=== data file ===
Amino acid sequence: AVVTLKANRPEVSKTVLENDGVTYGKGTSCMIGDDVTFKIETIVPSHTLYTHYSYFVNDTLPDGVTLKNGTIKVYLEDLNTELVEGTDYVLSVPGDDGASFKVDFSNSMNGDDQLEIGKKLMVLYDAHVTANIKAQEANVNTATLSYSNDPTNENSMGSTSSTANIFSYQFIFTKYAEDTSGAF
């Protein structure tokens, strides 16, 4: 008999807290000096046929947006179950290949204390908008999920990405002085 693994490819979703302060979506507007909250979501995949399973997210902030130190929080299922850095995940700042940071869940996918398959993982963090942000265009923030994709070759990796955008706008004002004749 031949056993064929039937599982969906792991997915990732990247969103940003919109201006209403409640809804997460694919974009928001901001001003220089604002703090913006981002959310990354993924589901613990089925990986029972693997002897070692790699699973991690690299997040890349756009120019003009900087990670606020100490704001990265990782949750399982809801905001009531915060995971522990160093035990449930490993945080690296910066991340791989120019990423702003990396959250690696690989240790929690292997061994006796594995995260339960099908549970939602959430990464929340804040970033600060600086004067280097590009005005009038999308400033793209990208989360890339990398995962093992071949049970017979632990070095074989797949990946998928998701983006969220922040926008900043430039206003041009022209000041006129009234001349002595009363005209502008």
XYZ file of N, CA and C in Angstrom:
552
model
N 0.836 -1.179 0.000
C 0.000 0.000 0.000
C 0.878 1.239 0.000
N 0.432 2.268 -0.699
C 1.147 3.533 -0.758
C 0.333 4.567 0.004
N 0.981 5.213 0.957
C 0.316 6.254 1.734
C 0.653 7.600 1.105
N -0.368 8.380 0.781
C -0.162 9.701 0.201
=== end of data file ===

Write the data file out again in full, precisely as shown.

Amino acid sequence: AVVTLKANRPEVSKTVLENDGVTYGKGTSCMIGDDVTFKIETIVPSHTLYTHYSYFVNDTLPDGVTLKNGTIKVYLEDLNTELVEGTDYVLSVPGDDGASFKVDFSNSMNGDDQLEIGKKLMVLYDAHVTANIKAQEANVNTATLSYSNDPTNENSMGSTSSTANIFSYQFIFTKYAEDTSGAF
């Protein structure tokens, strides 16, 4: 008999807290000096046929947006179950290949204390908008999920990405002085 693994490819979703302060979506507007909250979501995949399973997210902030130190929080299922850095995940700042940071869940996918398959993982963090942000265009923030994709070759990796955008706008004002004749 031949056993064929039937599982969906792991997915990732990247969103940003919109201006209403409640809804997460694919974009928001901001001003220089604002703090913006981002959310990354993924589901613990089925990986029972693997002897070692790699699973991690690299997040890349756009120019003009900087990670606020100490704001990265990782949750399982809801905001009531915060995971522990160093035990449930490993945080690296910066991340791989120019990423702003990396959250690696690989240790929690292997061994006796594995995260339960099908549970939602959430990464929340804040970033600060600086004067280097590009005005009038999308400033793209990208989360890339990398995962093992071949049970017979632990070095074989797949990946998928998701983006969220922040926008900043430039206003041009022209000041006129009234001349002595009363005209502008």
XYZ file of N, CA and C in Angstrom:
552
model
N 0.836 -1.179 0.000
C 0.000 0.000 0.000
C 0.878 1.239 0.000
N 0.432 2.268 -0.699
C 1.147 3.533 -0.758
C 0.333 4.567 0.004
N 0.981 5.213 0.957
C 0.316 6.254 1.734
C 0.653 7.600 1.105
N -0.368 8.380 0.781
C -0.162 9.701 0.201